Newport Television, the 56-station group controlled by private equity firm Providence Equity Partners and run by broadcast veteran Sandy DiPasquale, is making a large investment in “ProHD” HDV-format cameras from JVC to transition its local news production to high-definition.
The deal is a significant win for the cost-effective JVC ProHD line, which has found favor with both large groups like Scripps Television and Raycom Media and small broadcasters like Waterman Broadcasting in Florida.
Newport, which consists of the former Clear Channel Television stations, is buying over 200 units of JVC's ProHD 250 and 200 series camcorders to convert both studio production and field reporting to HD. The company, which runs duopolies and/or secondary digital affiliates in most markets, is first taking delivery of the new JVC units at CBS affiliate WKRC Cincinnati, which it hopes to convert to HD news this year.
Newport, which offers news at 23 stations in 18 markets, then hopes to convert WTEV and WAWS Jacksonville, Fla., and WOIA San Antonio to HD news production next year. The rest of the Newport stations that produce news will get the JVC ProHD camcorders in 2010.
“We're trying to equip everybody with the new camera,” says Newport vice president of engineering Mike DeClue. “In our principle markets, one of the strategies we're trying to employ is a commonality of experience and equipment.”
Newport is also trying to adopt IT technology and file-based workflows wherever possible, so it will be pairing the JVC camcorders with Firestore hard disk recorders from Focus Enhancements to store video, with the cameras' integral HDV tape recorder serving as backup. The group is evaluating server-based production systems and nonlinear editors and aims to move completely to file-based production in a few years.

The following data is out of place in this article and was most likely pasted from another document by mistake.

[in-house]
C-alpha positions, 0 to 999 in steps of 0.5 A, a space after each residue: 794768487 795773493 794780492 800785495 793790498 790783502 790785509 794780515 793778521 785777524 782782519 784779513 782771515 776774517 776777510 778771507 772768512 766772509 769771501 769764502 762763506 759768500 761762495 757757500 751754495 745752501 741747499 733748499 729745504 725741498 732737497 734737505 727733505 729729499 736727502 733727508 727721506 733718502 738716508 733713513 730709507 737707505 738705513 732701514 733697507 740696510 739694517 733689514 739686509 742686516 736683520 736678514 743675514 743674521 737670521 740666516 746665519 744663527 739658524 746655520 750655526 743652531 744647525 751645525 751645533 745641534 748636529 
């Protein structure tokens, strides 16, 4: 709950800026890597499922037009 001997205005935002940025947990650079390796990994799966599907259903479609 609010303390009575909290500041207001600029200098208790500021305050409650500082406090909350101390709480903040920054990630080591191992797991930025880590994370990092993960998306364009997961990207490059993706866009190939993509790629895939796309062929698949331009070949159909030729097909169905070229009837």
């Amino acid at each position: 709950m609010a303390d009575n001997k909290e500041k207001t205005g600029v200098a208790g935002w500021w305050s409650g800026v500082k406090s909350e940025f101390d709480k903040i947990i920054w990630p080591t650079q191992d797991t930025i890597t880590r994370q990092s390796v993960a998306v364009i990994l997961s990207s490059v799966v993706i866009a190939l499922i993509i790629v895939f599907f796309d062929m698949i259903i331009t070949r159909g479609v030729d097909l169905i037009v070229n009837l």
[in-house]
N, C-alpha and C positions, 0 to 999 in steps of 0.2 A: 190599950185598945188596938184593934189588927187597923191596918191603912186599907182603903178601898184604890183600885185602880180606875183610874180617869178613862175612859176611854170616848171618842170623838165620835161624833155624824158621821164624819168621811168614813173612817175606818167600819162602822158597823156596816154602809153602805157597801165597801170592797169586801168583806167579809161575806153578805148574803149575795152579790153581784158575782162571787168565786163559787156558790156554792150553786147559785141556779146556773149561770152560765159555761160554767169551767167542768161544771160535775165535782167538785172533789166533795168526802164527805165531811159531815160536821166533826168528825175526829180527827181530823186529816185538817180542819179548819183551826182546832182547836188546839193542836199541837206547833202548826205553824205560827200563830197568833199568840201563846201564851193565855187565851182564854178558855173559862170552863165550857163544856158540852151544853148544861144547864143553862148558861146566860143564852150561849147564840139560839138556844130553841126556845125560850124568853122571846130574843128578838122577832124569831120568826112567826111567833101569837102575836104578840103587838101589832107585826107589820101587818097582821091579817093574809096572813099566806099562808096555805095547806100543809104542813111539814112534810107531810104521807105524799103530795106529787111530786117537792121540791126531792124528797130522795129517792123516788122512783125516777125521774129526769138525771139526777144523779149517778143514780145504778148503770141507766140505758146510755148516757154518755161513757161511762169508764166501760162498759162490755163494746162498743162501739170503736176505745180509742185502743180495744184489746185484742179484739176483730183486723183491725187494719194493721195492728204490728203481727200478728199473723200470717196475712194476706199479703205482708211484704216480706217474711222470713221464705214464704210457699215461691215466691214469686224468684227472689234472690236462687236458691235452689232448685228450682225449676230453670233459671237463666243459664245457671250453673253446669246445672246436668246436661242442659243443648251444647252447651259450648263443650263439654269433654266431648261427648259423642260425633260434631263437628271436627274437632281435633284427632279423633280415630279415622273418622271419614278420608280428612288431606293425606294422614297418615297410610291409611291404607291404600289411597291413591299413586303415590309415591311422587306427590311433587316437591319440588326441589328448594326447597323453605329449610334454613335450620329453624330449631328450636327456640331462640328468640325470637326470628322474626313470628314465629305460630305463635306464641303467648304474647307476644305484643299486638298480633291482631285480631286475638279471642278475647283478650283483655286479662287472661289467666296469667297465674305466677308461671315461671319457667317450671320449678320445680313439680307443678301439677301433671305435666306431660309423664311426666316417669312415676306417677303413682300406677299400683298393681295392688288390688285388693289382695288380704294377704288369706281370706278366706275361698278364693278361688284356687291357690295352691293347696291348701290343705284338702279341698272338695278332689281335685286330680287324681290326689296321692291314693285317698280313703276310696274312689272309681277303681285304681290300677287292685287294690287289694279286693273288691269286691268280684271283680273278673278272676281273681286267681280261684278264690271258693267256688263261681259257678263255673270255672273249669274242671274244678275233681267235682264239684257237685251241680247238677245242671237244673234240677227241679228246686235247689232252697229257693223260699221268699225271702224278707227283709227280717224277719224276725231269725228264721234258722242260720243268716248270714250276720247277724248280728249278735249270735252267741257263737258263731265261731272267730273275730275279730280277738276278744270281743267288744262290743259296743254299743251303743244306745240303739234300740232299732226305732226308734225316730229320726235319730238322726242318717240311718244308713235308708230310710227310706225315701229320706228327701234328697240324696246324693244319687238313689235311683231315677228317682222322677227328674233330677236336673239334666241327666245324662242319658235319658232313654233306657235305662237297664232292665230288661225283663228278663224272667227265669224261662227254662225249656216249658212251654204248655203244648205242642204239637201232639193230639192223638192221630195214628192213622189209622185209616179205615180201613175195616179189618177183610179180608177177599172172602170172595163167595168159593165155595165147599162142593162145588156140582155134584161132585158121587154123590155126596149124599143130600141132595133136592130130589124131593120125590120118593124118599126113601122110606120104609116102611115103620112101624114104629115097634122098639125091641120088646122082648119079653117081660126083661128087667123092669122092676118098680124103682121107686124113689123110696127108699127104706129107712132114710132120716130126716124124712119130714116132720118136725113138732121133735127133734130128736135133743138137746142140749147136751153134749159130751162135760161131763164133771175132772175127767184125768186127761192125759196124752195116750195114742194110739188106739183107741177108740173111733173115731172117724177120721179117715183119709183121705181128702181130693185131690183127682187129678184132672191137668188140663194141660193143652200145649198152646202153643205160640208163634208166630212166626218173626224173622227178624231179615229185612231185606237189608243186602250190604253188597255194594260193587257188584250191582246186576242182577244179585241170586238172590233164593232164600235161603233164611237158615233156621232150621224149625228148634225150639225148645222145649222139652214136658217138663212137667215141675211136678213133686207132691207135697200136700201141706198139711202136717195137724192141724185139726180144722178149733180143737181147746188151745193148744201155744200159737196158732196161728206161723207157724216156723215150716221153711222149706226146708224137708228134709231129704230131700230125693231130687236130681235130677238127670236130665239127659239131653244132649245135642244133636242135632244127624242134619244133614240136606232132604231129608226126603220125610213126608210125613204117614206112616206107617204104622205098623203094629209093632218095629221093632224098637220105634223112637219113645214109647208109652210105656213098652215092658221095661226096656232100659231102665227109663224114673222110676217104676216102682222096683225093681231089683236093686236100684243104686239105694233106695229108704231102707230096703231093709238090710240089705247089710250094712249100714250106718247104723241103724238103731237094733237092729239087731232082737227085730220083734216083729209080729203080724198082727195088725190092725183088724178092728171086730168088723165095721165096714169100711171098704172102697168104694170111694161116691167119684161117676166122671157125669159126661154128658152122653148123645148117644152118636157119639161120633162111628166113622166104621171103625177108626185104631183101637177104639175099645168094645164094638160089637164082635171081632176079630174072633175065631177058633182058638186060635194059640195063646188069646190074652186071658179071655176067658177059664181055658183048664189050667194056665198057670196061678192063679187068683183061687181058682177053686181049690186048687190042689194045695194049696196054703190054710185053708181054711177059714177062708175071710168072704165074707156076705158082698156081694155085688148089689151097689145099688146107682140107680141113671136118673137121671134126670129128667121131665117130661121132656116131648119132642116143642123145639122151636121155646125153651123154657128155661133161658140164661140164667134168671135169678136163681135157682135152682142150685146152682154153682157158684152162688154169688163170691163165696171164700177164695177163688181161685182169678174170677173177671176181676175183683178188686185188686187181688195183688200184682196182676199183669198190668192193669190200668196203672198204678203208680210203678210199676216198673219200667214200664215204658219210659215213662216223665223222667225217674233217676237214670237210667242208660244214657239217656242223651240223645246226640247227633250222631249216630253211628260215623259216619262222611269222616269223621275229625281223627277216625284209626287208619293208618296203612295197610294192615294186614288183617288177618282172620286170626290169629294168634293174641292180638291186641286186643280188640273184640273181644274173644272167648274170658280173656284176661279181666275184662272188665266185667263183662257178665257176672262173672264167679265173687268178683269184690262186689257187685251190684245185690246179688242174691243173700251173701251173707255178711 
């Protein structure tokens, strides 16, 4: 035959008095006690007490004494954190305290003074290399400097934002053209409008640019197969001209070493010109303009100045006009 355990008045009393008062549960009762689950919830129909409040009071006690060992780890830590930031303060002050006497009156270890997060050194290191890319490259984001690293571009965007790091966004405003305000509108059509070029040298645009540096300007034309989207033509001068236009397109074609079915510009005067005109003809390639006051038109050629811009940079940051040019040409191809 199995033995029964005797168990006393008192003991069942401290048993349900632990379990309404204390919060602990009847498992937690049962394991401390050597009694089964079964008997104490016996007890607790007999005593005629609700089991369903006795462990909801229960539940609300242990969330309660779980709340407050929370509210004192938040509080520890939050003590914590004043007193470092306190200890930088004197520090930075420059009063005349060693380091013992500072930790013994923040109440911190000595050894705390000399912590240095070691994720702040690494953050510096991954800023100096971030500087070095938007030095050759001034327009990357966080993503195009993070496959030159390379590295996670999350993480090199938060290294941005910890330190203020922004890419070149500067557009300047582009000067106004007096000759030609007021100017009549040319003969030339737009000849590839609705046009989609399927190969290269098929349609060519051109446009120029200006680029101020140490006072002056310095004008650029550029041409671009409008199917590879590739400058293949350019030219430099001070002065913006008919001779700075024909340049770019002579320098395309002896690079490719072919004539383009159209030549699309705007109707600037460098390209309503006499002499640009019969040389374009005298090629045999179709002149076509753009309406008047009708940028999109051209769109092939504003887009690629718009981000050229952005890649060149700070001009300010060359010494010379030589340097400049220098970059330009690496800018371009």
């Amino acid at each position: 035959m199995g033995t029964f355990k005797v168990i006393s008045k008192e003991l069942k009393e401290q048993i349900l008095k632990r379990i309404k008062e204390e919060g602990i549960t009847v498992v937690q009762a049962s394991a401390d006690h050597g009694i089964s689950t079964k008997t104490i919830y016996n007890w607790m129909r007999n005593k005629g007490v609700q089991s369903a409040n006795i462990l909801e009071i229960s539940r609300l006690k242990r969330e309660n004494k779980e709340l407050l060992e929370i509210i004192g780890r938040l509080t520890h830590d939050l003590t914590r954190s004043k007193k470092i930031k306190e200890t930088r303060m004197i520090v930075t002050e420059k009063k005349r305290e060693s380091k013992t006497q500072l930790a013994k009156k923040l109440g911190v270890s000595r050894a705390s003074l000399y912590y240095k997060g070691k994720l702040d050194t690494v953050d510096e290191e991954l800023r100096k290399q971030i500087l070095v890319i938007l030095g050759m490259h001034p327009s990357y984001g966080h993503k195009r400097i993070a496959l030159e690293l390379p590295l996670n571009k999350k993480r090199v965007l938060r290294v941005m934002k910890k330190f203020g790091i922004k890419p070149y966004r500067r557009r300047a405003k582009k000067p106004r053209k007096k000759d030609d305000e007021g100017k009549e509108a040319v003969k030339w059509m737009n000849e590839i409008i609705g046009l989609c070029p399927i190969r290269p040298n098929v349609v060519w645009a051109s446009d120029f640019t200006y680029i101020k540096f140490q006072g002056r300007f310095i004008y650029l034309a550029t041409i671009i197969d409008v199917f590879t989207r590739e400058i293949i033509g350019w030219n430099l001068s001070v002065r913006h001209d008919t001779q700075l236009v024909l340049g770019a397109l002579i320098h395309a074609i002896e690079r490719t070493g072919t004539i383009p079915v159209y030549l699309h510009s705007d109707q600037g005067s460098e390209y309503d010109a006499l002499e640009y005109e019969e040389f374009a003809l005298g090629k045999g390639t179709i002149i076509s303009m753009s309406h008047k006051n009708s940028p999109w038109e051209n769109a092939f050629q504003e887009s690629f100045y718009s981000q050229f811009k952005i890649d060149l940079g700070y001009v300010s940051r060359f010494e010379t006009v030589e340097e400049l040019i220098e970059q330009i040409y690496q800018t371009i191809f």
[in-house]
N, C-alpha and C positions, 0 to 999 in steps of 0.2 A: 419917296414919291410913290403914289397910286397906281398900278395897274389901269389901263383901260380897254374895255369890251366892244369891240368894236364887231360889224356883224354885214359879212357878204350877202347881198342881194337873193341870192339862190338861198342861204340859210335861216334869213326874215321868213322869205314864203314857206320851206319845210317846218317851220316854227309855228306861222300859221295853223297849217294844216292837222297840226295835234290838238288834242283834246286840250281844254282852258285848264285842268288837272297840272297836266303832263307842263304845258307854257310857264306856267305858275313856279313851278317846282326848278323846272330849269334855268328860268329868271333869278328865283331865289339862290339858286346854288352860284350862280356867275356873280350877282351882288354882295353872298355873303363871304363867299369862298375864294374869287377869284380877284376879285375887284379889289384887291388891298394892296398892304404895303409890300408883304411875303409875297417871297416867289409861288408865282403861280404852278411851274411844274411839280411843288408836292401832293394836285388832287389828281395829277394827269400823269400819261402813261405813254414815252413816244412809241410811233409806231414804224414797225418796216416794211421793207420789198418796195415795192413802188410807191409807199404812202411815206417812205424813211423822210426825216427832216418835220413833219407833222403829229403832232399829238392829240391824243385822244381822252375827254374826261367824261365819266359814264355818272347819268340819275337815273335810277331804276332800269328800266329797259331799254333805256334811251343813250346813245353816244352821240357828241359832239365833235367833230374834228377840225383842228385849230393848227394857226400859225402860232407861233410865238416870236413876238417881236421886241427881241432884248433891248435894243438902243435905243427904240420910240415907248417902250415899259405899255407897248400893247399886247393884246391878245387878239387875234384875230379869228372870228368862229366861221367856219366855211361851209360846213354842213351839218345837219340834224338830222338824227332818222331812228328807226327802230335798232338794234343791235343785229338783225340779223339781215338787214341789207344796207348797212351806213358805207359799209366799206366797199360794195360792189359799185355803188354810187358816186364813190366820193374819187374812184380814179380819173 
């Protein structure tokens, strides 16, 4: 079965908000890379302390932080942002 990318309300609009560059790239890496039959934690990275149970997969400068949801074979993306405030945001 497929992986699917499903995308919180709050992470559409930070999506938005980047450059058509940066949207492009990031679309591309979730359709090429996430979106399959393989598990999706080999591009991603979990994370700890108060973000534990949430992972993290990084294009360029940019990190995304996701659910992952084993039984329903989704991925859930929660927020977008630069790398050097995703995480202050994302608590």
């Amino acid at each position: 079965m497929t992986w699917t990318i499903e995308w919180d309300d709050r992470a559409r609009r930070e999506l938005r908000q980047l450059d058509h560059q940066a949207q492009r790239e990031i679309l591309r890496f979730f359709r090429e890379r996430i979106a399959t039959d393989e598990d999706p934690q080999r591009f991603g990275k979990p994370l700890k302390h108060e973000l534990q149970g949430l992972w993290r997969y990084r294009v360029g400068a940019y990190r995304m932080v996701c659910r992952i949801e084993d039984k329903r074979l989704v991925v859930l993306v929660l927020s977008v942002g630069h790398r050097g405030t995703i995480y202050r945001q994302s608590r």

Another objective for Newport was to make its conversion to HD news as cost effective as possible. The list prices of the ProHD 200 and 250 series camcorders, which start at $5,995 and $10,995, respectively (prices vary depending on lens choice), made them very attractive compared to competing professional camcorders like Sony XDCAM and Panasonic P2, says DeClue, particularly when they are paired with 100-gigabyte Firestore drives that cost just over $1,000.
“Our target was to have an average camera-deployed price at $10,000 or less, and I think we came very close to accomplishing that,” says DeClue.
DeClue also likes JVC's plan to offer a solid-state recording option for the ProHD camcorders next year by licensing Sony's XDCAM EX MPEG-2 camera format and the SxS flash memory cards that it uses to create a new dockable solid-state recorder. DeClue looked seriously at Sony's handheld XDCAM EX camcorder, both for its recording media and its sub-$10,000 price, but preferred the more traditional JVC ergonomics.
One of the big cost-savings with the ProHD approach is that the 250 series camera has several features that allow it to be easily configured for studio use through an optional adapter, a capability which customers like Raycom and Waterman are currently utilizing. Newport is already installing 250 series cameras in the studio at WKRC Cincinnati to replace the existing traditional standard-definition studio cameras.
“These are much higher-resolution than the old studio cameras that cost five times as much,” says DeClue.
While Newport is certainly taking a cost-conscious approach to HD news by adopting ProHD, it is still making a sizable investment amidst a tough economy. DeClue credits DiPasquale, who is a Newport investor in addition to serving as president and CEO, and the rest of his management team for staying the course. “I've got to take my hat off to him,” DeClue says “He's been a stalwart ally in taking care of all of this.”